‘100 per cent’ pure cocaine is now circulating the UK

Police have issued a warning following two drug-related deaths

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Police in the UK have issued a warning over a batch of super-strength cocaine that’s currently circulating the country. The drug, which was seized by officers in Eastbourne this weekend, is reportedly “100 per cent” pure – making it more than double the strength of cocaine typically sold on the street.

Concerns were raised after two drug-related deaths in the region, with police now urging users to take caution. “Since April there have been a number of drug overdoses in the town, and two drug-related deaths,” Detective Inspector Neil Ralph told the Eastbourne Herald. “Taking drugs in any form is dangerous, particularly when the user does not know the purity of the drug.”

Normally, cocaine in the UK gets cut with bulking agents, which significantly lowers its purity levels. Recent surveys have shown that standard street cocaine is mixed with glucose, caffeine, or – more commonly – a dental anaesthetic known as benzocaine. As a result, stats from 2015 show that the purity of the stuff typically bought on the London street rarely exceeds between 30 and 50 per cent.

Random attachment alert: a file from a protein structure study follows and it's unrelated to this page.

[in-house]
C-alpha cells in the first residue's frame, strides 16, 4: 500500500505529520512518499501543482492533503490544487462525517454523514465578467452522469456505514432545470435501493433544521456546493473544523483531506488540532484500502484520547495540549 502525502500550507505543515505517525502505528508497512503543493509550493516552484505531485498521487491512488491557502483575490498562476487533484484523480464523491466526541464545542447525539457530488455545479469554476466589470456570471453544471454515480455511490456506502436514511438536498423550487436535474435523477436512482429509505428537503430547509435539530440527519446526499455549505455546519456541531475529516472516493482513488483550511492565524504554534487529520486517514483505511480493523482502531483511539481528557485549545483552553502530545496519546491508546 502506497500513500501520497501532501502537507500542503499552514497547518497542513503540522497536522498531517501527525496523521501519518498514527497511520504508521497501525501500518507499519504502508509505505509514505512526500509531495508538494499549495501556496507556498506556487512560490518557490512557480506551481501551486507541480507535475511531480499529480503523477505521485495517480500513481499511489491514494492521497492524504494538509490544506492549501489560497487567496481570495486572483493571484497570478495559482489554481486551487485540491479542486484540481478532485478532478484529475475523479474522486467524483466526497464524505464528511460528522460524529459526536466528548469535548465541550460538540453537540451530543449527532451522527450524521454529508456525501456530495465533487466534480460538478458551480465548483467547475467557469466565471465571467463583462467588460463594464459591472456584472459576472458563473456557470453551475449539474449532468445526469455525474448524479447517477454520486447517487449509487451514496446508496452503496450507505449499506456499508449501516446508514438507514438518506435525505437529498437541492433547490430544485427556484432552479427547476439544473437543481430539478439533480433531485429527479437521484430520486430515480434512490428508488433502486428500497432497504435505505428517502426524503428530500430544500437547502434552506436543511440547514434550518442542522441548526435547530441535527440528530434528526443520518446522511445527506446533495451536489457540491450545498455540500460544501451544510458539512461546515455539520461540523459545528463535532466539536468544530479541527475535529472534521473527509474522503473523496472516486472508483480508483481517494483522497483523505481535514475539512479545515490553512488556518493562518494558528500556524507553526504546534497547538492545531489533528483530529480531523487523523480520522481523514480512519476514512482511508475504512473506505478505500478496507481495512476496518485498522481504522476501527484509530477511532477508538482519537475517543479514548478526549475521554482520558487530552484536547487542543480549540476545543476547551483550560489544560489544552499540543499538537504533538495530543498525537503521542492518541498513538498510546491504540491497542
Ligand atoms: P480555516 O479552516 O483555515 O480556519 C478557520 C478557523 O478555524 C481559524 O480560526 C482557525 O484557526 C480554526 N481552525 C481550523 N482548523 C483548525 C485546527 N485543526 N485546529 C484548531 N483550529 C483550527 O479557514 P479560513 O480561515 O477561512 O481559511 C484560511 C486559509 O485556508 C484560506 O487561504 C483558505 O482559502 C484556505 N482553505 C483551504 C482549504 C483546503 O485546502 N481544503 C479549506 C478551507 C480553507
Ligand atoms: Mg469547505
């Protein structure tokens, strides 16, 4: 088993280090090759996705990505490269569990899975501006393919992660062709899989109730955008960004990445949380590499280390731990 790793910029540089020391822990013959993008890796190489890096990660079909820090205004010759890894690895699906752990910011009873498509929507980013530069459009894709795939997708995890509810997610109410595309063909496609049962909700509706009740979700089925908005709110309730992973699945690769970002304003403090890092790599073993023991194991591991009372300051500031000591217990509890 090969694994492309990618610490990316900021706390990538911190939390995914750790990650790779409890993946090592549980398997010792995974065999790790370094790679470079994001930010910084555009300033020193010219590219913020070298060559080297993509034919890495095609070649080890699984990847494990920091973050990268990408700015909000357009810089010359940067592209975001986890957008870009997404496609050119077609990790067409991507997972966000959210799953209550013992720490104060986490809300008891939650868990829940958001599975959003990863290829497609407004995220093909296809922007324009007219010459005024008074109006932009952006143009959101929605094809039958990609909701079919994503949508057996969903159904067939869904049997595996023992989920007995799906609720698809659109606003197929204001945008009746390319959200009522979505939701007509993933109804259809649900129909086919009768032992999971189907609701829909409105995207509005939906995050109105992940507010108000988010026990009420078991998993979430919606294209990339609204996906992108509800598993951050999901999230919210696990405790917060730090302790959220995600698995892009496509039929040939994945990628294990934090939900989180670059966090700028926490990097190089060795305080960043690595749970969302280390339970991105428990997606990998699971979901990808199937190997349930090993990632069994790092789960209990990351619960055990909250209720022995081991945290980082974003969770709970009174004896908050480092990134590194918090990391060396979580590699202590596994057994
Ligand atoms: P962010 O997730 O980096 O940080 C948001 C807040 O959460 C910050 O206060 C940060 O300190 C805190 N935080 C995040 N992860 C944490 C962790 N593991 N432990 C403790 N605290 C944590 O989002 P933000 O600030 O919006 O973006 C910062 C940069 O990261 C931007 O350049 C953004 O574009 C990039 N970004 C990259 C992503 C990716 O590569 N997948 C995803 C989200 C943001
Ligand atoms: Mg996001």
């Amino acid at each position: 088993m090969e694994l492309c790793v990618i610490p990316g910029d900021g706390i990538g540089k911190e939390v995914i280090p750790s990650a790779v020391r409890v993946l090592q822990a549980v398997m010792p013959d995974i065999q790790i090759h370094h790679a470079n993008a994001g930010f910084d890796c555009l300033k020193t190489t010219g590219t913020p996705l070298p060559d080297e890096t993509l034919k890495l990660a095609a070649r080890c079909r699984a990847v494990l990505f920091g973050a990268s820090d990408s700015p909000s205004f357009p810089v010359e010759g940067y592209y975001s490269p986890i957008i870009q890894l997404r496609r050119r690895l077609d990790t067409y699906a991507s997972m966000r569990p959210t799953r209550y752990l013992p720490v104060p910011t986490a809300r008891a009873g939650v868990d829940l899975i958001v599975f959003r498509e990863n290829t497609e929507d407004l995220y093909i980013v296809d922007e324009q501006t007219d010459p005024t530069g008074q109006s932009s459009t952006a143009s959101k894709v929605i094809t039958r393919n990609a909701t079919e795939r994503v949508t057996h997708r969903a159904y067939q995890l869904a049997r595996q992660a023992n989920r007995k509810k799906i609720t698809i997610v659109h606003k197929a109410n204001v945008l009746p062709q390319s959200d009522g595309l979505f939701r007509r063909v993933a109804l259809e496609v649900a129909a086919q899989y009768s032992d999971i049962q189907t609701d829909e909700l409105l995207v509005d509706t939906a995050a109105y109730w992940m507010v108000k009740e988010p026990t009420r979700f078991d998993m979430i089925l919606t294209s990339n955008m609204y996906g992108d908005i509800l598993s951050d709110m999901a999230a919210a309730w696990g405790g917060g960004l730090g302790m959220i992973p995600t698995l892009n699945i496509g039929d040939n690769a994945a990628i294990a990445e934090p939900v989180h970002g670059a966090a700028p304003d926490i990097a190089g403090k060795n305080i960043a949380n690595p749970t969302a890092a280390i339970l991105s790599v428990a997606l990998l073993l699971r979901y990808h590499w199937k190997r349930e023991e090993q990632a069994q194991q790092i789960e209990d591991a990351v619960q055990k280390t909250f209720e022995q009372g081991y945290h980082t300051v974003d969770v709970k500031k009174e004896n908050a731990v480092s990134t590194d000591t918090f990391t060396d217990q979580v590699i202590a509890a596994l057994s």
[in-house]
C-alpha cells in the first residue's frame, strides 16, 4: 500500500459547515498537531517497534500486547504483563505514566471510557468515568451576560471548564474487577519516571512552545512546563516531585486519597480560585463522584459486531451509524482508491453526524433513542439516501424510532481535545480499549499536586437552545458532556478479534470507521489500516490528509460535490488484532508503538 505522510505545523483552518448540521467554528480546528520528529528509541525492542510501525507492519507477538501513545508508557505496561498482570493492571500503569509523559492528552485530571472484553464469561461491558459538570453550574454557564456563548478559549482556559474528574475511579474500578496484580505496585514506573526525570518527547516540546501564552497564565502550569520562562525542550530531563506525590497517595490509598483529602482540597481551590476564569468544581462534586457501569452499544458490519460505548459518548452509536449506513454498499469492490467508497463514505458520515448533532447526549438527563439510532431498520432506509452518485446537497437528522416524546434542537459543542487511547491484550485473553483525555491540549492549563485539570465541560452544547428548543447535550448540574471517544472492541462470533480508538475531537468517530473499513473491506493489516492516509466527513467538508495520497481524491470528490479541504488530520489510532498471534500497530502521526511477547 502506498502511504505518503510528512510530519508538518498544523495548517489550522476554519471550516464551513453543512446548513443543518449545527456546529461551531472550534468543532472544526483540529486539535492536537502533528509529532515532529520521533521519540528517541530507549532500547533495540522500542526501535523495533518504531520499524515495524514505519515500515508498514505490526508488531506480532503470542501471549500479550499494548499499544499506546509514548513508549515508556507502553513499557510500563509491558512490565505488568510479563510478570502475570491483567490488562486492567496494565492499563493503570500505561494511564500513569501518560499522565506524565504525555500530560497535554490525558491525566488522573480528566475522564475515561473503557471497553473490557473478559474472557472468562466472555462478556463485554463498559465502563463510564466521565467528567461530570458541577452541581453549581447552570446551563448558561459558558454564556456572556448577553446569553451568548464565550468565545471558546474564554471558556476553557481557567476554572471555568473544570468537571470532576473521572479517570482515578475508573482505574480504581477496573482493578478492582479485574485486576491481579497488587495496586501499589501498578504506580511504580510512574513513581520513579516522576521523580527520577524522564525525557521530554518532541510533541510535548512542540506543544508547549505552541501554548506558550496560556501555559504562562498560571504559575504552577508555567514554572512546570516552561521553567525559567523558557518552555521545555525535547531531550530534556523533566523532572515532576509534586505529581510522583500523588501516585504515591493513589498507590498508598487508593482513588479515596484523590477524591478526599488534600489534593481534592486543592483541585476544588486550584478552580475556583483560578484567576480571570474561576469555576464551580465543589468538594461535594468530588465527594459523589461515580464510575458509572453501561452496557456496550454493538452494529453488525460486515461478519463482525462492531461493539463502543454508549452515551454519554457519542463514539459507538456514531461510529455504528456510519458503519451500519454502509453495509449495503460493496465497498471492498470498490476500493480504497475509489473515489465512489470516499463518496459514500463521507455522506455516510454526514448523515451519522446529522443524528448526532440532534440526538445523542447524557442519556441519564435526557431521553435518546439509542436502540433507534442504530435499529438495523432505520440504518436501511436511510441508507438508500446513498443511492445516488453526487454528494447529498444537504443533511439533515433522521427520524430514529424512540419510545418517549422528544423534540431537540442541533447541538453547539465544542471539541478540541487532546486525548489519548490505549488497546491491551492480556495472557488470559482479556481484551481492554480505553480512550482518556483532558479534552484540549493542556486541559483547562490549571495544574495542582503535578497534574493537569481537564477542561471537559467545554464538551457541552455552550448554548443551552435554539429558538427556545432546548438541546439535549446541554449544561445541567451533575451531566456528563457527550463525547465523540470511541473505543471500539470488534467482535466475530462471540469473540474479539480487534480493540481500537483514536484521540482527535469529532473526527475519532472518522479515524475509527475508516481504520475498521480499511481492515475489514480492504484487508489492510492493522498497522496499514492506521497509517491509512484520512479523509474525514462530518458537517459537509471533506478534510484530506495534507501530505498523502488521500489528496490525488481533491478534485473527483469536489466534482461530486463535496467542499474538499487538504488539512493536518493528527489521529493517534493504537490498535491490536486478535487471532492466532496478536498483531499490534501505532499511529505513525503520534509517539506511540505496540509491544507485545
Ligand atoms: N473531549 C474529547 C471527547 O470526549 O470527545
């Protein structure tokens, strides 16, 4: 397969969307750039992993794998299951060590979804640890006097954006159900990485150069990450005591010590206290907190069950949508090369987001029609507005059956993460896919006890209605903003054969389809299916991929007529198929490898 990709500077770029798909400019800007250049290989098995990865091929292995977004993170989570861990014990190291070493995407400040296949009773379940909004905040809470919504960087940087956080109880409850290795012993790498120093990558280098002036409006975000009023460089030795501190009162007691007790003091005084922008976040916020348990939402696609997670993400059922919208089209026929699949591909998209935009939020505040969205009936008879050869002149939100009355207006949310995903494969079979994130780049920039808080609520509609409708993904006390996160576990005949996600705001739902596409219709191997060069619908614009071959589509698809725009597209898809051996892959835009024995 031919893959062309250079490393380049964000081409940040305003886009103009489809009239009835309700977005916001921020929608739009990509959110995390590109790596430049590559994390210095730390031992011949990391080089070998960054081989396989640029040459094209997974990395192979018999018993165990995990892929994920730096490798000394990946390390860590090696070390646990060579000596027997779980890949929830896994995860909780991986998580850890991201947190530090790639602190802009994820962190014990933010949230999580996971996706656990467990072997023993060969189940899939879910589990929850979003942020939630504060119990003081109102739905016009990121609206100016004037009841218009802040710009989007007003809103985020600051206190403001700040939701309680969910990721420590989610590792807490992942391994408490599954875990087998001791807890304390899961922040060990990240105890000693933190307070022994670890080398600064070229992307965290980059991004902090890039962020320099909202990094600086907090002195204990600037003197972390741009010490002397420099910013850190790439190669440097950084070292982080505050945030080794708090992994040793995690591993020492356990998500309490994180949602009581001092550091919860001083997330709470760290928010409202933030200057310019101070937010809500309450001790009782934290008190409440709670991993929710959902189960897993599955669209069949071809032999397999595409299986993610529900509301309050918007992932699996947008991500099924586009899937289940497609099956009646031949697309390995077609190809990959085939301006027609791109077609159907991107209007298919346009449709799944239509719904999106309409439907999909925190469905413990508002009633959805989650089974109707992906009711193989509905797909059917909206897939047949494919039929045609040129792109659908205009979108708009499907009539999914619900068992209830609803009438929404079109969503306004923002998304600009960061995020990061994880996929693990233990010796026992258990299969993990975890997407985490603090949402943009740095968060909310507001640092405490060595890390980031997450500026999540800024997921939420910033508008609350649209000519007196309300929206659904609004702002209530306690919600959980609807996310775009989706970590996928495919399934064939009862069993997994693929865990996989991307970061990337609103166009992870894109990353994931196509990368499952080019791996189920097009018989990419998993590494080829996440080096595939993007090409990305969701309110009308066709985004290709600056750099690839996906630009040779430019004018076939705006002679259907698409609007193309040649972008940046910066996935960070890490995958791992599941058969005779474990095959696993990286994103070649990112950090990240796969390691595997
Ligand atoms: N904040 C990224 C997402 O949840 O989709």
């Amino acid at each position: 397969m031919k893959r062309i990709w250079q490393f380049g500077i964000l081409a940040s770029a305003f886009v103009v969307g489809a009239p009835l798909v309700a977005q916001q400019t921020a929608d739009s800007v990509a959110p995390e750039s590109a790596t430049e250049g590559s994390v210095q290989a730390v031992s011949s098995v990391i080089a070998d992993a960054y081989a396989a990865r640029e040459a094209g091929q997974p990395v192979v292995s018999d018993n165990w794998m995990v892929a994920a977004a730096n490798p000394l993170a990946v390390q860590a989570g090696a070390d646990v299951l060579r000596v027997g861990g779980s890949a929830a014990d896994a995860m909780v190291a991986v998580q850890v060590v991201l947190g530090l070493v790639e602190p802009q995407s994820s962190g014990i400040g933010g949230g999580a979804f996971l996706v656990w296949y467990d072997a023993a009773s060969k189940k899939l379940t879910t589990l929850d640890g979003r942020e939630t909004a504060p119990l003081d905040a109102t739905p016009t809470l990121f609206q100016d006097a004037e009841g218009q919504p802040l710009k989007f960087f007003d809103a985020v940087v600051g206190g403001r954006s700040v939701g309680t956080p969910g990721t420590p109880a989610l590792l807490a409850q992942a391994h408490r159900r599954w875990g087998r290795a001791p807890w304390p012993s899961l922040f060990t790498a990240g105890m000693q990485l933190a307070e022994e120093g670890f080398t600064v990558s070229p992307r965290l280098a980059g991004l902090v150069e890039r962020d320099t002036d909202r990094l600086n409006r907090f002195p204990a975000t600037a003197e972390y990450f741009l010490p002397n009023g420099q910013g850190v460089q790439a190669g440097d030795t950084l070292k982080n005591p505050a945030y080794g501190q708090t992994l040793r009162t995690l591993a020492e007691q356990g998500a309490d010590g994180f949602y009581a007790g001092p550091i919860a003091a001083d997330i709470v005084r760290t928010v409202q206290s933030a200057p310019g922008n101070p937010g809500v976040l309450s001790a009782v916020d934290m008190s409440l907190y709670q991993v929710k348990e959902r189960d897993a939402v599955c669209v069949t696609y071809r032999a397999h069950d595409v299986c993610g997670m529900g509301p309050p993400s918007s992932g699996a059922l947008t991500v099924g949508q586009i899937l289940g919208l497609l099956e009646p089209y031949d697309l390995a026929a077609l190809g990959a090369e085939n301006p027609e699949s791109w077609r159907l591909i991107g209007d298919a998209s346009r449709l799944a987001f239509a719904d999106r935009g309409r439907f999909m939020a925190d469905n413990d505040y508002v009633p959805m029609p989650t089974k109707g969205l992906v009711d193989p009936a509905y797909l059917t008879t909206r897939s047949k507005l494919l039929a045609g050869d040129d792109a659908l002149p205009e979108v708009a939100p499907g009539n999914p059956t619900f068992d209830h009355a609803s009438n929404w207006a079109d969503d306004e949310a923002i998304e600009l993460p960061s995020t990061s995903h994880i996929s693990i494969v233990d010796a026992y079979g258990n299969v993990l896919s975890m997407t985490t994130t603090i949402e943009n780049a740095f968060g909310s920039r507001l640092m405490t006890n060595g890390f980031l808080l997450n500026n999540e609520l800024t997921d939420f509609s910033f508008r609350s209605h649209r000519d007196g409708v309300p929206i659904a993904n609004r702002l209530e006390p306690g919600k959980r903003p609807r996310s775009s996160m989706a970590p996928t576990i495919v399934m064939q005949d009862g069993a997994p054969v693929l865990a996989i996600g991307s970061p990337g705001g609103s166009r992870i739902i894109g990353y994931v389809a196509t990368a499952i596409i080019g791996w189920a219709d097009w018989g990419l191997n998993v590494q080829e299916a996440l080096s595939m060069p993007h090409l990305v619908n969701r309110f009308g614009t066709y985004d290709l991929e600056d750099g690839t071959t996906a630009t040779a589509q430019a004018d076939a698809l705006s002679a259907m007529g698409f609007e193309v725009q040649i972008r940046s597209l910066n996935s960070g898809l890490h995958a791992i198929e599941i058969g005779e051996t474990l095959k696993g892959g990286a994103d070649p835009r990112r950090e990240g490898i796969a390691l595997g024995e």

That said, recent findings from the Global Drugs Survey suggest that this news should come as little surprise. Purity levels have been steadily rising over the last few years – something that’s been linked to the rise of dark web, and a growing amount of amateur manufacturers. Last year, it was revealed that ecstasy in the UK was hitting more than double its standard dosage (the average sits at around 150MG, but new pills popping up have tested upwards of 250MG).

“In terms of why pills are getting stronger, we spoke to some people in Holland and they put it down to manufacturers wanting to break into a market,” Dr Adam Winstock, of the Global Drug Survey, told Dazed at the time. “They want to differentiate their products, so that’s why we see physically bigger, stronger pills. It’s maybe a way of getting a reputation. It’s about getting their brand noticed in a really crowded marketplace. But they're mistaking big doses for what people want, and it's not.” 

He added: “Young people haven't learnt how to take drugs yet. It's easier to overheat, to dehydrate, and maybe take other things. High dosage and inexperience is a really bad cocktail, and a bit more education would be sensible.”

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